State of the Art
At some point every skipper dreams of making a long offshore passage—maybe across an ocean, to paradisiacal tropical islands, or to the Arctic. But when dreams close in on reality, mundane issues creep in: What's the most seaworthy hull? What if the engine breaks down? Will I get seasick? Enough, already: Worrying too much will drive you right into the arms of the nearest golf pro.
Thanks to evolutions in design and engineering, long-range cruising powerboats—passagemakers—are more reliable, more efficient, and more comfortable at sea than boats of even a few decades ago. Stability and engine failure, the two biggest concerns of cruisers, have been dealt with in innovative and sometimes surprising ways. But don't take my word for it: I asked six experts for their thoughts on the state of the passagemaking art.
Lou Codega is a Webb Institute- and MIT-trained naval architect whose designs turn heads everywhere. He relies on form stability to keep his shallow-draft, roomy Great Harbour 37 and 47 cruisers (built by Mirage Manufacturing) on an even keel. The highest maintenance items on any ship are the roll fins, explains Codega, who's done design work for both the U.S. Navy and Coast Guard. Paravanes, which are similar to giant steel fishing lures that stabilize a vessel underway, may be great in the perfect storm, but they're hard to deal with; fin stabilizers are expensive, complex, and vulnerable to damage. "The best solution is to build stability into the hull," he says. He combines a wide beam, hard chines, and a low center of gravity to create a stiff hull whose natural roll period is short. Serious rolling results when the natural roll period of the boat matches that of the waves it's moving through—hull and waves work in harmony, and the resultant roll is much greater than the size of the one the waves alone would produce. With the Great Harbour design, that happens with small, harmless waves, not big, nasty ones. When the waves increase in size, the hull "platforms" the surface and, rather than rolling, moves relative to the angle of the wave face. "This isn't rocket science," Codega says. "It's analogous to stiff springs on a car versus a sloppy suspension."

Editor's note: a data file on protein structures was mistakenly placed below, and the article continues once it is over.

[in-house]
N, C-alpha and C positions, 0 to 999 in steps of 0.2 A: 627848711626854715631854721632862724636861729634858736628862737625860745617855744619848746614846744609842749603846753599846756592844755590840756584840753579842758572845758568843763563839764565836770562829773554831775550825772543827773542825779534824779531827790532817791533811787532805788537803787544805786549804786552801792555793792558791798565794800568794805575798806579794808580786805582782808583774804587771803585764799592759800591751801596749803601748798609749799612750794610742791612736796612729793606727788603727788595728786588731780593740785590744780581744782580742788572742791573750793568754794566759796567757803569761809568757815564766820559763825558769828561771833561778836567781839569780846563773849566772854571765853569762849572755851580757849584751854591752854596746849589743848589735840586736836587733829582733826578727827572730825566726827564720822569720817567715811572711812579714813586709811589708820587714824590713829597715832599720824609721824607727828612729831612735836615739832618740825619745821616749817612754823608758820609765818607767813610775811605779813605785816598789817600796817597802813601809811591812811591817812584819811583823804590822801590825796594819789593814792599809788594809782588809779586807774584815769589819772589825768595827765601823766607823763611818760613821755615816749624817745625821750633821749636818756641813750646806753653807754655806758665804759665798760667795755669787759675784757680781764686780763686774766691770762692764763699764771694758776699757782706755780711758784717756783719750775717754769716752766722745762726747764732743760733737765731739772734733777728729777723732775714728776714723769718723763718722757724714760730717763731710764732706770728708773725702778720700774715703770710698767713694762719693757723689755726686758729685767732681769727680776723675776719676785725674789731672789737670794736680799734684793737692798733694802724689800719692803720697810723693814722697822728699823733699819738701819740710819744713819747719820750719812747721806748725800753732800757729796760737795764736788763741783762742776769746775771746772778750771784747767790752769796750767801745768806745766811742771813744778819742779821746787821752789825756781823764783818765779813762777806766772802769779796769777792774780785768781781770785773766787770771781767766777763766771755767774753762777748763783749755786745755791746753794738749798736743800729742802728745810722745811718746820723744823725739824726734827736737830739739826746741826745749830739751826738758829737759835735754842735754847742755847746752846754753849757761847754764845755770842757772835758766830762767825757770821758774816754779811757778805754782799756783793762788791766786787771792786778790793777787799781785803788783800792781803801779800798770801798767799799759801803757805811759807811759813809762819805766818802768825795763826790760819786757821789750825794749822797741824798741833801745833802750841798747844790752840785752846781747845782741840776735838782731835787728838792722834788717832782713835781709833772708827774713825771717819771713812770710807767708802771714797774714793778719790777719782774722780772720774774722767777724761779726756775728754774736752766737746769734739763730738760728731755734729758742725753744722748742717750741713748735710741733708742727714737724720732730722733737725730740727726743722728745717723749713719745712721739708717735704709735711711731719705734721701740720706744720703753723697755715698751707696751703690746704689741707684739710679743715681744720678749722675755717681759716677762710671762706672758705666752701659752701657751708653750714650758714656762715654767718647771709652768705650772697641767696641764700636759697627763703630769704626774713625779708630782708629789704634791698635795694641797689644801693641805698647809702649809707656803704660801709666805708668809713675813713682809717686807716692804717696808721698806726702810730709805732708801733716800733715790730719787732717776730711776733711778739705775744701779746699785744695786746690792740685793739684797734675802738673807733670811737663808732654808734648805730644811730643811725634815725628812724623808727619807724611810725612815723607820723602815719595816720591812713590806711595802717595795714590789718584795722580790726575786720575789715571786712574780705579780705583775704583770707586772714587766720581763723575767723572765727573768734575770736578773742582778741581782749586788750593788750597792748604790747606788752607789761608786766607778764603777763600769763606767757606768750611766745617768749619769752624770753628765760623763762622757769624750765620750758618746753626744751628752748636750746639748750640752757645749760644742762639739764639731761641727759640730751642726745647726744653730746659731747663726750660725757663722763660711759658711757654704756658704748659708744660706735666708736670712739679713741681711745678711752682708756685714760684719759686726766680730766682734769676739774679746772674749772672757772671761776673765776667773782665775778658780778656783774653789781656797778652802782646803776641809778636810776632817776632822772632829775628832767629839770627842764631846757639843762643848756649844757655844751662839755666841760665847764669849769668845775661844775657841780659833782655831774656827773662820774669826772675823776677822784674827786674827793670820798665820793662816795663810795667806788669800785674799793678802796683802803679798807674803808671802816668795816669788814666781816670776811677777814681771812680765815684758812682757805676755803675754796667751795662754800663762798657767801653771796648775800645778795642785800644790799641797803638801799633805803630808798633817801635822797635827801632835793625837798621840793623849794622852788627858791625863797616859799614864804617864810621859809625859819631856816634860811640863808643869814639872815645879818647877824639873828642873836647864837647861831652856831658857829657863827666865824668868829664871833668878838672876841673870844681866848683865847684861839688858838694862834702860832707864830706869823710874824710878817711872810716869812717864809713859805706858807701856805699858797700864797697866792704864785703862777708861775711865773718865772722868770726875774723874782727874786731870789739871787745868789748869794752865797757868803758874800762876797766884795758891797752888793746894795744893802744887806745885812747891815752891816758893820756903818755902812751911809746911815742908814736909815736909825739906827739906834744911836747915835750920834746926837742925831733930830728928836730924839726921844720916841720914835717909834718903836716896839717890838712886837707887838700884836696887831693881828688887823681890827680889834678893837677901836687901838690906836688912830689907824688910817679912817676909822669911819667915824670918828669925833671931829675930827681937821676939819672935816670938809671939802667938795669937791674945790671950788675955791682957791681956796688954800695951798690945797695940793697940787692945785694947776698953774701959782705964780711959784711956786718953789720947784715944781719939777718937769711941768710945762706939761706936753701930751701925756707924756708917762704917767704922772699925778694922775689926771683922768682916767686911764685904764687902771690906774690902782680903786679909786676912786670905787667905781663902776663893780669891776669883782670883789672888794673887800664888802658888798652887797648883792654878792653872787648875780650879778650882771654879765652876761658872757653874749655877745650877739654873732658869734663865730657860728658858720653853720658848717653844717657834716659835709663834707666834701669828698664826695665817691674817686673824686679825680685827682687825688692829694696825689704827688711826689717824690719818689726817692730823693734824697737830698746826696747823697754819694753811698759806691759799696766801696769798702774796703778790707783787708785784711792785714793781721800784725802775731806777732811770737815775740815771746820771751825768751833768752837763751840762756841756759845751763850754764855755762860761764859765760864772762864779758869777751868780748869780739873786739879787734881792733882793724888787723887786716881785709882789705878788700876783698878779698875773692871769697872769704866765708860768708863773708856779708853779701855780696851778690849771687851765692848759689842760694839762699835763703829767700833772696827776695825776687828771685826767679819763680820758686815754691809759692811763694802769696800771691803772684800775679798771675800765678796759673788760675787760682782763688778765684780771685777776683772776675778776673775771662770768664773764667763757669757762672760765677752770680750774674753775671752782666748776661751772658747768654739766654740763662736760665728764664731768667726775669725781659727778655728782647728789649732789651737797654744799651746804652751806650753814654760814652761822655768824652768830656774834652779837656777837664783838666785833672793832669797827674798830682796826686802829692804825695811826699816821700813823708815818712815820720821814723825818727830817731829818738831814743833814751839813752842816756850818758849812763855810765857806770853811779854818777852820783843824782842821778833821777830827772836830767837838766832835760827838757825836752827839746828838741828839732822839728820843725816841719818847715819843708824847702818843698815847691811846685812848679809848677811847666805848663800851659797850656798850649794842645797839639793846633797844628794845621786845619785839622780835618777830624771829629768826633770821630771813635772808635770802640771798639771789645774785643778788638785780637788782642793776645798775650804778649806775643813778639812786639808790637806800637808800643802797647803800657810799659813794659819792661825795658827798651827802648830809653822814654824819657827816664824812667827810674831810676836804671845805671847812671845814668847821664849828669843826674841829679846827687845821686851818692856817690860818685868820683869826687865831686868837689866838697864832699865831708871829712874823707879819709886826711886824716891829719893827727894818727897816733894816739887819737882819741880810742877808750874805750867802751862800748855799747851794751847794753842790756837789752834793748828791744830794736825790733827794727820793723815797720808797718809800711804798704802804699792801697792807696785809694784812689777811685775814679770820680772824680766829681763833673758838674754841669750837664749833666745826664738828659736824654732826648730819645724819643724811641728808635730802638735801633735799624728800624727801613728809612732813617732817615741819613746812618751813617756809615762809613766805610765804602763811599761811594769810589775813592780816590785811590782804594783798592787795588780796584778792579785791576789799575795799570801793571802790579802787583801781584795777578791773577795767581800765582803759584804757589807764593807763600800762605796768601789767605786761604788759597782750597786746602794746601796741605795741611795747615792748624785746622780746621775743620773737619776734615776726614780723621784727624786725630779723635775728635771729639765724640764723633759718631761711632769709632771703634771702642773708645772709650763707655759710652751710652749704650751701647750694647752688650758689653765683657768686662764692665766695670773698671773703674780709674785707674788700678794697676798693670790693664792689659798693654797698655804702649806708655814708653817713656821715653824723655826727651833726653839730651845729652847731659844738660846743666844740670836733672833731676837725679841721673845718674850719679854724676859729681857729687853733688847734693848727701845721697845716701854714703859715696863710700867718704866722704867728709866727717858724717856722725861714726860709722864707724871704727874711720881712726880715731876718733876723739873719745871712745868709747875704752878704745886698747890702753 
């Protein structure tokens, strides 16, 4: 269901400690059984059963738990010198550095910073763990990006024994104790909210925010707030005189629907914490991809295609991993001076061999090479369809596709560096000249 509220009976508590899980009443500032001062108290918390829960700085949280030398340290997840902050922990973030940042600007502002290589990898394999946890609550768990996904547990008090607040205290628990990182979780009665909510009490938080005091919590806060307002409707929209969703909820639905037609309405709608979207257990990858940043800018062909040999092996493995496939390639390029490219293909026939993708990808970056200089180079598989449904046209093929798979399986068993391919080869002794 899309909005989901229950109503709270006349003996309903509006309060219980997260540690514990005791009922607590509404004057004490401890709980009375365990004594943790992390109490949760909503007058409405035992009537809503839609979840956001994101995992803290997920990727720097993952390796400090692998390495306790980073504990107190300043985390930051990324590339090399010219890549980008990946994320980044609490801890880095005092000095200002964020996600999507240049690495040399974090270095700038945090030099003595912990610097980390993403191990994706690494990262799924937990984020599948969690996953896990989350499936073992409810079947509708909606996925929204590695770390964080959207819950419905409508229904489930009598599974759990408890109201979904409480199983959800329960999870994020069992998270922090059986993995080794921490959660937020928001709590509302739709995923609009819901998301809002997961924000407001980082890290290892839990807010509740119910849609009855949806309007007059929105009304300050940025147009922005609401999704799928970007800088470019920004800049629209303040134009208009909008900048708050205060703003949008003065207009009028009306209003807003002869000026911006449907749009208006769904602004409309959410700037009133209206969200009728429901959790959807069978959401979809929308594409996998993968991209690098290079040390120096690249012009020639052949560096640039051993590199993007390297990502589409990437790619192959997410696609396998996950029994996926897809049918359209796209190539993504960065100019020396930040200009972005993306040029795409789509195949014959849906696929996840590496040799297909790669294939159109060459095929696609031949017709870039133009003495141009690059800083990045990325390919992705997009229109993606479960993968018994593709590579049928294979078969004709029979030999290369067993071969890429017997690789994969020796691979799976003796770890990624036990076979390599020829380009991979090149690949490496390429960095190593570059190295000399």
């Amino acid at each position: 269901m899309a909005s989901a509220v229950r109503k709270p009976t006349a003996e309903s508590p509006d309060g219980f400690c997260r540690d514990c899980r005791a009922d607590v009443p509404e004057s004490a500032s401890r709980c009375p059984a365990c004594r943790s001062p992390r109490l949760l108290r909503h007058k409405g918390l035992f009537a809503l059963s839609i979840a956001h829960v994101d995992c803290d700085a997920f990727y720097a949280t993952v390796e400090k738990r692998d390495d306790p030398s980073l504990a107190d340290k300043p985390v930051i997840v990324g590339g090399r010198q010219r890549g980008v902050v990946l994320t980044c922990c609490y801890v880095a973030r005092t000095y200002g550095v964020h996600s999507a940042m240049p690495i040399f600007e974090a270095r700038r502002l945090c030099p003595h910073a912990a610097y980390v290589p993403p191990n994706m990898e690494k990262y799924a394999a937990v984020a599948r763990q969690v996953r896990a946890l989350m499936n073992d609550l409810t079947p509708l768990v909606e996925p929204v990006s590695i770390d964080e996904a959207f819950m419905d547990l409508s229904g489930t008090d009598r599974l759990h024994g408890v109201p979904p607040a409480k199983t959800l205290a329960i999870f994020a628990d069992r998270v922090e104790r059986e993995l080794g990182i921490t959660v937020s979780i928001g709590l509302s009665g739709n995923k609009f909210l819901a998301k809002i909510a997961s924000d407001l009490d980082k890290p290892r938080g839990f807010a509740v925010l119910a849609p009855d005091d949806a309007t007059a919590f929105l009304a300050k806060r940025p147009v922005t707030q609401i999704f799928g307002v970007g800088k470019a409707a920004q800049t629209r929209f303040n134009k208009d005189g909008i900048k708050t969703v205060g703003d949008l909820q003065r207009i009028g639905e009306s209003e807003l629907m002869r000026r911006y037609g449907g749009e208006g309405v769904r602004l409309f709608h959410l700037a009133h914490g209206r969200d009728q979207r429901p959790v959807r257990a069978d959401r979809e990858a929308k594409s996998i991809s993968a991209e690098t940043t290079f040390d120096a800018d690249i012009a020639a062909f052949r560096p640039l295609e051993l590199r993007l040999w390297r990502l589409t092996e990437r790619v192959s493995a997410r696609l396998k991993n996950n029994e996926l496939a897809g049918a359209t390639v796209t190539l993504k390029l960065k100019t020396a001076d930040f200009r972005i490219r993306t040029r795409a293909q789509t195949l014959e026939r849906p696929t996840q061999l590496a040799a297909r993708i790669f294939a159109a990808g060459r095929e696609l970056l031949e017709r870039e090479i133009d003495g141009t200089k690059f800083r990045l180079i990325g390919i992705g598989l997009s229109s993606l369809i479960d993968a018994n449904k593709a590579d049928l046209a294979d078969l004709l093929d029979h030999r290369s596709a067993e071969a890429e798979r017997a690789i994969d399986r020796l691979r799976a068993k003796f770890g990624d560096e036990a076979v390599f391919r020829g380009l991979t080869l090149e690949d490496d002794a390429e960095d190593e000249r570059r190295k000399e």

Naval architect Patrick Bray doesn't like paravanes, either: "As anyone who has used paravanes will tell you, sooner or later they come out of the water and straight at you." Bray, whose designs run the gamut from dinghies to megayachts, expedition yachts, and commercial vessels, relies on stabilizers, but with a difference: Rather than active fins alone, which are susceptible to damage, he often puts a fixed fin ahead of the movable one. The arrangement is like a skeg and rudder, with the fixed portion providing both a stabilizing effect and protection for the movable fin. For clients who want the ultimate in simplicity, he designs all-fixed-fin stabilizers, "like bilge keels on a sailboat," that can be modified to add a movable fin later on.
Bray's latest designs incorporate bulbous bows, too. A bulb creates its own bow wave, slightly ahead of the bow wave created by the hull. The two waves intersect, reducing each other's height and overall resistance. Bray says bulbous bows reduce fuel consumption by a minimum of ten percent while reducing pitching up to 50 percent, letting you run faster at the same comfort level. A bulb also pulls the bow down, he adds, making the boat run more level, and provides an excellent collision bulkhead. Bray has used bulbs on hulls as small as 40 feet.
But not everyone agrees on the value of bulbous bows, especially in smaller craft. Larry Polster, vice-president and part owner of Kadey-Krogen Yachts, says that despite tank-test results, bulbous bows don't work on hulls less than 60 feet. The tests show ten- or 15-percent performance improvements, but the test simulates calm seas. That doesn't translate to the real world, he says; in fact, the bulbs tend to increase pitching, especially in a head sea. Jeff Leishman, chief designer and co-owner of Pacific Asian Enterprises, offers bulbous bows on 62-foot-plus Nordhavns but thinks they "are more trendy than anything. The bulb comes out of the water a lot. But they reduce resistance under some conditions."
Both Polster and Leishman are moving toward another new trend in passagemakers, one that Bray and Codega are already embracing: twin engines. Kadey-Krogen's 58 is standard with twins, while a single is optional; Nordhavns from 55 feet up can be ordered with twins, although Leishman thinks single-screw with dry exhaust is still the way to go at that size. Codega's 37 and 47 Great Harbours are twin-diesel only, and many of Bray's designs are twin screw. Why? With a single-screw vessel, greater horsepower means a bigger prop, which means added draft and restrictions on gunkholing, cruising the Bahamas, and even heading south on the Intracoastal Waterway, which gets shallower every year. If caught near-shore in bad weather, smart skippers look for a place to hide—a shallow draft makes more storm holes accessible. Structural skegs ahead of each prop provide protection against damage.
This article originally appeared in the July 2007 issue of Power & Motoryacht magazine.